Udsat for samskabelse. Bottom-up perspektiver på samskabelse mellem udsatte grupper og frontmedarbejdere i socialt arbejde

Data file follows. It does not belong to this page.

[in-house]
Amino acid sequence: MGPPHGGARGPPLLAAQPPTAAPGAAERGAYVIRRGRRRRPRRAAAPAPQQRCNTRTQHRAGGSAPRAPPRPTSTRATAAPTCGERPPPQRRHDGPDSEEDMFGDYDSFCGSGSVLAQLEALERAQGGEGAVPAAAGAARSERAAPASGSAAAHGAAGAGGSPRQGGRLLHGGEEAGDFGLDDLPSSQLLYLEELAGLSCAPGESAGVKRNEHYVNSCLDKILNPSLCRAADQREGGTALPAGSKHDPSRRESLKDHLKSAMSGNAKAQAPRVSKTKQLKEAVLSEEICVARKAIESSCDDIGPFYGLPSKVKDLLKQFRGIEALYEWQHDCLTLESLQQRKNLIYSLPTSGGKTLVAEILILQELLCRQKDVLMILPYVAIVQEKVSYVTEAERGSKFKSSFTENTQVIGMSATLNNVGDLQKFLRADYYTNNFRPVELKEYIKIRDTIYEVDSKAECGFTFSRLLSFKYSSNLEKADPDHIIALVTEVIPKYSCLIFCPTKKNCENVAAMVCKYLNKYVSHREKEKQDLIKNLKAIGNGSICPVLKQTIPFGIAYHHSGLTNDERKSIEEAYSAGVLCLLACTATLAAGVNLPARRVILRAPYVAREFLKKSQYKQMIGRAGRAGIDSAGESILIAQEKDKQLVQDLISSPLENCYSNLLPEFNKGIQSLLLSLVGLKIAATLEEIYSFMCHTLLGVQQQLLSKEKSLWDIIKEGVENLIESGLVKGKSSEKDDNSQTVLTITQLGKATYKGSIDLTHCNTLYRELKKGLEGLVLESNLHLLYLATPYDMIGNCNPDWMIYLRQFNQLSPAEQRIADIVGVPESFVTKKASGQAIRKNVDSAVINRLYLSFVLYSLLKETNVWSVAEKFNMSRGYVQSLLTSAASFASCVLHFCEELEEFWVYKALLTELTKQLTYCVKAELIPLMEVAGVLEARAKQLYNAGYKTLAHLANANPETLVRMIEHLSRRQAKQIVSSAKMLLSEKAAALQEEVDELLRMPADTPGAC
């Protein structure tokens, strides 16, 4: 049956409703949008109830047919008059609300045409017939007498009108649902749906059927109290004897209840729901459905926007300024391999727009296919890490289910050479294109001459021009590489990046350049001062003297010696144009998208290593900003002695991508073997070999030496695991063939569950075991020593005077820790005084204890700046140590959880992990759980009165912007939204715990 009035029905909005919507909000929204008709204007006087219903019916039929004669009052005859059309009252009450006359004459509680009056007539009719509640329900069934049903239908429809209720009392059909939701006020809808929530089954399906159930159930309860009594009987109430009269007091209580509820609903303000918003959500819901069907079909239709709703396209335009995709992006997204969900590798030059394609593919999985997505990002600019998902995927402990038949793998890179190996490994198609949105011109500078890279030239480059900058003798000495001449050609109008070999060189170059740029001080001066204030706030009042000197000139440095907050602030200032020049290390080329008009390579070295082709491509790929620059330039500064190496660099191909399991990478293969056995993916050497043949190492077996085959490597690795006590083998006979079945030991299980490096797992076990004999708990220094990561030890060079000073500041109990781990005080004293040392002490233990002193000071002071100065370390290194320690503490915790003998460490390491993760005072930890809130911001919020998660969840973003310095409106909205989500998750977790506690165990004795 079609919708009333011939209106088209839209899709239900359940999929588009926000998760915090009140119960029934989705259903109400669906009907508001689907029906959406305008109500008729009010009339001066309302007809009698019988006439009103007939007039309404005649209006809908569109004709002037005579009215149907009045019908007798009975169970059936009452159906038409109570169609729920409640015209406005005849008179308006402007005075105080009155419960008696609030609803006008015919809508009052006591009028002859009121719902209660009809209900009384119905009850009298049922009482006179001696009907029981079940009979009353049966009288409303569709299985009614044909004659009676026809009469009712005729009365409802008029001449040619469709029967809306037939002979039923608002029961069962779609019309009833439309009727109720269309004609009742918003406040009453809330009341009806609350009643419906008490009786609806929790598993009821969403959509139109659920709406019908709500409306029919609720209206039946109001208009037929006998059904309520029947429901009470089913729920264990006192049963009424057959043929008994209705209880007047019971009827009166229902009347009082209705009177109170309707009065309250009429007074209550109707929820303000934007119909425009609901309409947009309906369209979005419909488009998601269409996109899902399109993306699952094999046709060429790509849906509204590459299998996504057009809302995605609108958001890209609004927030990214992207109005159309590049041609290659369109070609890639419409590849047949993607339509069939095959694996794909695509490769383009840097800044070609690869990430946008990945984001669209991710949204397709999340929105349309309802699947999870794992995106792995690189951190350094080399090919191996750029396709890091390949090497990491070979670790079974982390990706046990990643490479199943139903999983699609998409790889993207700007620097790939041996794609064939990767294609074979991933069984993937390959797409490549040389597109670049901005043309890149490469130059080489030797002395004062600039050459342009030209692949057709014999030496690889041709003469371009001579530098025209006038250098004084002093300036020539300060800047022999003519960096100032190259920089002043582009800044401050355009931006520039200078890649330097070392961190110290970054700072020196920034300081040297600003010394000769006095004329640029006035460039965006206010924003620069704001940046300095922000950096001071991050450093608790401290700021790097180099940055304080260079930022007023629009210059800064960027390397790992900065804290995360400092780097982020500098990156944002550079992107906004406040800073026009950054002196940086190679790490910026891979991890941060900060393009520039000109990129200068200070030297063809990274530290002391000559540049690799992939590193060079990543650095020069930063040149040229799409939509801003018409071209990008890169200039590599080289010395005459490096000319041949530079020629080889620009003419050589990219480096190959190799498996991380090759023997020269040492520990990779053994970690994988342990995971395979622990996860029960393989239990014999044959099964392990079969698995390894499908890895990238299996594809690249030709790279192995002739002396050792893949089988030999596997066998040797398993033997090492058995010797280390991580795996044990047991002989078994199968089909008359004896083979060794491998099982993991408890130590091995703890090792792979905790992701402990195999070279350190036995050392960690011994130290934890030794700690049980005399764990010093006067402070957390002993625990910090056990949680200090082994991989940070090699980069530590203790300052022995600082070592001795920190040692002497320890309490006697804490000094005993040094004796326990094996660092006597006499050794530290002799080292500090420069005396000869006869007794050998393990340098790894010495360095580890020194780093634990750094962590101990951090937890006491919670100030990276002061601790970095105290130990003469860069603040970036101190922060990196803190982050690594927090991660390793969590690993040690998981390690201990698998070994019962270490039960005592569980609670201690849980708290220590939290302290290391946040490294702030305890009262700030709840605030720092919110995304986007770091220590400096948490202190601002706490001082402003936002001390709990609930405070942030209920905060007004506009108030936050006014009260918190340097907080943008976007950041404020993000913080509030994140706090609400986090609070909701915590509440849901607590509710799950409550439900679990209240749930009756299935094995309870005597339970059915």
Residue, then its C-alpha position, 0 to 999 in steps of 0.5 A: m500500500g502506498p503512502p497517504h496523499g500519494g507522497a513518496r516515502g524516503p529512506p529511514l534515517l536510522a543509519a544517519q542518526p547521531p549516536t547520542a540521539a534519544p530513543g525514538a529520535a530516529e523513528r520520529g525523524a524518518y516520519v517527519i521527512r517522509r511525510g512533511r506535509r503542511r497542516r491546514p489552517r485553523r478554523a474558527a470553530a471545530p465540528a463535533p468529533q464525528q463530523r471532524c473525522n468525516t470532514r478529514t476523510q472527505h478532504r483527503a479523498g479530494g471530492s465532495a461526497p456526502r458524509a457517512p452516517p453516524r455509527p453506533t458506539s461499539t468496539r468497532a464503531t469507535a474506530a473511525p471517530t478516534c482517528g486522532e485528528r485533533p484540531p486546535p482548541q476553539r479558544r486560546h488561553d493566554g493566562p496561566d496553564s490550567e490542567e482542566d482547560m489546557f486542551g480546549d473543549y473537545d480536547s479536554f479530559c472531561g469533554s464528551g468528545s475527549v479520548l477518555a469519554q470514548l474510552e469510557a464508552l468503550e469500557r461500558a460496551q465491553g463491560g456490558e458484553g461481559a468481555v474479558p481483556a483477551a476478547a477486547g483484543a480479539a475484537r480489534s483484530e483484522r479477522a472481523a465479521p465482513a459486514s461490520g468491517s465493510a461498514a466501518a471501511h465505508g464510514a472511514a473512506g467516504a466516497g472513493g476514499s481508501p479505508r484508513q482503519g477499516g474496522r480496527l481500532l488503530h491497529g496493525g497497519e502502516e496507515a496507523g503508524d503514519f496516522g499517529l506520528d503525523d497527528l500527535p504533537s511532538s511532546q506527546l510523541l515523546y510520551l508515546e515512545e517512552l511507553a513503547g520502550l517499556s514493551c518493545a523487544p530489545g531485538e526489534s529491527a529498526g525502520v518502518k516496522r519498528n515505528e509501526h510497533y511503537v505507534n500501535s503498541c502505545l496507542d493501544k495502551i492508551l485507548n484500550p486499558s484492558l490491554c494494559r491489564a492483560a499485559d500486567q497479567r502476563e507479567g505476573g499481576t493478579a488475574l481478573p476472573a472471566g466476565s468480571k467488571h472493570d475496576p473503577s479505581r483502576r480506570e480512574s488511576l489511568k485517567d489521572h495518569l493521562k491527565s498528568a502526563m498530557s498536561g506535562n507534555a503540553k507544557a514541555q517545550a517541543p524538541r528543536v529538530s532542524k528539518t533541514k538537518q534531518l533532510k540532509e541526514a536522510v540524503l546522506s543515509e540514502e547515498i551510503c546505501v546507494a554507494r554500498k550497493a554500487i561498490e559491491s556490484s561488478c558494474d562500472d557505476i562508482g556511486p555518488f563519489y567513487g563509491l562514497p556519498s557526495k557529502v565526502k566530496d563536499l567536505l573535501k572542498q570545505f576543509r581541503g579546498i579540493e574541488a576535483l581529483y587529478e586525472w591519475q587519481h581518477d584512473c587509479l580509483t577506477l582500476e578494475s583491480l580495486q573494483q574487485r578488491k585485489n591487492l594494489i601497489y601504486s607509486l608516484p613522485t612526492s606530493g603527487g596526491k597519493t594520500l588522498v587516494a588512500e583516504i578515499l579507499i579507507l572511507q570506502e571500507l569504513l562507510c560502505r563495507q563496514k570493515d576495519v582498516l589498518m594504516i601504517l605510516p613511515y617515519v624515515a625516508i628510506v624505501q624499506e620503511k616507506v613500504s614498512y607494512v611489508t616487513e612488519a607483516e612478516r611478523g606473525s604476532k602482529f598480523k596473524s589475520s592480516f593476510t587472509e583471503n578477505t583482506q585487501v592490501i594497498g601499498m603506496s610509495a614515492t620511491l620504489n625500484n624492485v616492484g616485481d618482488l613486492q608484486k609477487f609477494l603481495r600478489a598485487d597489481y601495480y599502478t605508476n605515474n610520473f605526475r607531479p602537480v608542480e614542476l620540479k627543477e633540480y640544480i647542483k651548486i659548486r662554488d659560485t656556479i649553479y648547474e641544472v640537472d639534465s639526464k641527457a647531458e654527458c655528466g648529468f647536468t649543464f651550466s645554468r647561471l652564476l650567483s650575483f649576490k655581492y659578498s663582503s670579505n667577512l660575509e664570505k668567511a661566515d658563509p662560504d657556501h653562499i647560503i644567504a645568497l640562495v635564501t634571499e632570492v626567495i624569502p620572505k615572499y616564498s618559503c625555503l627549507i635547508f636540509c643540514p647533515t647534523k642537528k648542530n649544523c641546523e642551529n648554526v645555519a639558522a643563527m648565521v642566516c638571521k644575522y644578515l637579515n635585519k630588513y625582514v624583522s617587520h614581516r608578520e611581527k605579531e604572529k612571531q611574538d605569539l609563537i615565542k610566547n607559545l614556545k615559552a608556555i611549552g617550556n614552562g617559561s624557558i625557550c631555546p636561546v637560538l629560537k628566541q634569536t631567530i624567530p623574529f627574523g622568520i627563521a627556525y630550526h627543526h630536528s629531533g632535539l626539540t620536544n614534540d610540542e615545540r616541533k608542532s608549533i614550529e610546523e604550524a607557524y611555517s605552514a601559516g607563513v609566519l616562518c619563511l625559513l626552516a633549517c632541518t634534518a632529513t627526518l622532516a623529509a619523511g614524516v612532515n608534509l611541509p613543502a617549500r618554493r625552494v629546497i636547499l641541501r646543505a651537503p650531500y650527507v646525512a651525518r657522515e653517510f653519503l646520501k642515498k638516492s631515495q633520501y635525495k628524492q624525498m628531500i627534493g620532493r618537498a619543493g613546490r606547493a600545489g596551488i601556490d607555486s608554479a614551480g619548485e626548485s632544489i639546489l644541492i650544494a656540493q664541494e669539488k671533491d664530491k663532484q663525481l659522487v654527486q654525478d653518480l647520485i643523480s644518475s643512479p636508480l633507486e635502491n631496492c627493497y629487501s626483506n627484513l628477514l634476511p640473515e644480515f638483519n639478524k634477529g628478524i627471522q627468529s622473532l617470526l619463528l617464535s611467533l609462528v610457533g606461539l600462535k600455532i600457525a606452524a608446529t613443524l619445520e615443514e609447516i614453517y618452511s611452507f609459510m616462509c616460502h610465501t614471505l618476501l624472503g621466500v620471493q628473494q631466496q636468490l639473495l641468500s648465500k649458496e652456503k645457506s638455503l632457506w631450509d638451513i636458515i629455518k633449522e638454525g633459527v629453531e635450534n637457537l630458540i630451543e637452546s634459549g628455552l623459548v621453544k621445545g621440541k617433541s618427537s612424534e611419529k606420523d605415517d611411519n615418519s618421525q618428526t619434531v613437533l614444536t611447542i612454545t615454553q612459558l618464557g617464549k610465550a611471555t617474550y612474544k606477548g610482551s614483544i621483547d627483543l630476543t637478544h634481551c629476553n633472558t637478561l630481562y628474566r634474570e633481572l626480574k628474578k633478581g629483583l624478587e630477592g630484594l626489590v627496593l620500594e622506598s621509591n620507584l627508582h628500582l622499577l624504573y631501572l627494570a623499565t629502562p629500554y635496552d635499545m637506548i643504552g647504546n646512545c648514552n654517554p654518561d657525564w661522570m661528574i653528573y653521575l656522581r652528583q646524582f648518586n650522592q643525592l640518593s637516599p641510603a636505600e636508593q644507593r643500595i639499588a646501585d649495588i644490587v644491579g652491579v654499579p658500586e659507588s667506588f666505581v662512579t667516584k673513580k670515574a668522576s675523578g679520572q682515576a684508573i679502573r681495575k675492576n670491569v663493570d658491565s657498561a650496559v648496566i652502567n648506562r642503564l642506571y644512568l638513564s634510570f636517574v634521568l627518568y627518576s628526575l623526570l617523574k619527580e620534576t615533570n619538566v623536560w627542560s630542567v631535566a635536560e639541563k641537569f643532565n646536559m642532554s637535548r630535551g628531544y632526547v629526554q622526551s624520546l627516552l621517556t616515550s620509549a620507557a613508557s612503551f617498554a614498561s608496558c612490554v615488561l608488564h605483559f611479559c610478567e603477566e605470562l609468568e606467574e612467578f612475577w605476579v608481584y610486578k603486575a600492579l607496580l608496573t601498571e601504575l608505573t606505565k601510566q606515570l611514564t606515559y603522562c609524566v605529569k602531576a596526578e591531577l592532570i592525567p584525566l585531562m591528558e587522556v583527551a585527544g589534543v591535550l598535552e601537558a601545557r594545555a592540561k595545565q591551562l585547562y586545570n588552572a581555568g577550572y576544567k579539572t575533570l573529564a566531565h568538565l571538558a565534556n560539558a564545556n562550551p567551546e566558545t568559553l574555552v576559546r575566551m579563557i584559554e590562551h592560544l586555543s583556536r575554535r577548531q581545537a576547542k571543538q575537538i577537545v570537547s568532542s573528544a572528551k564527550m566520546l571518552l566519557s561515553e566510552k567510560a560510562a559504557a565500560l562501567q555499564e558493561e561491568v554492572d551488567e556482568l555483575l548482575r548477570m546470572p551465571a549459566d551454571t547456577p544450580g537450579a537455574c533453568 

Maja Müller

Research output: ThesisPh.D. thesis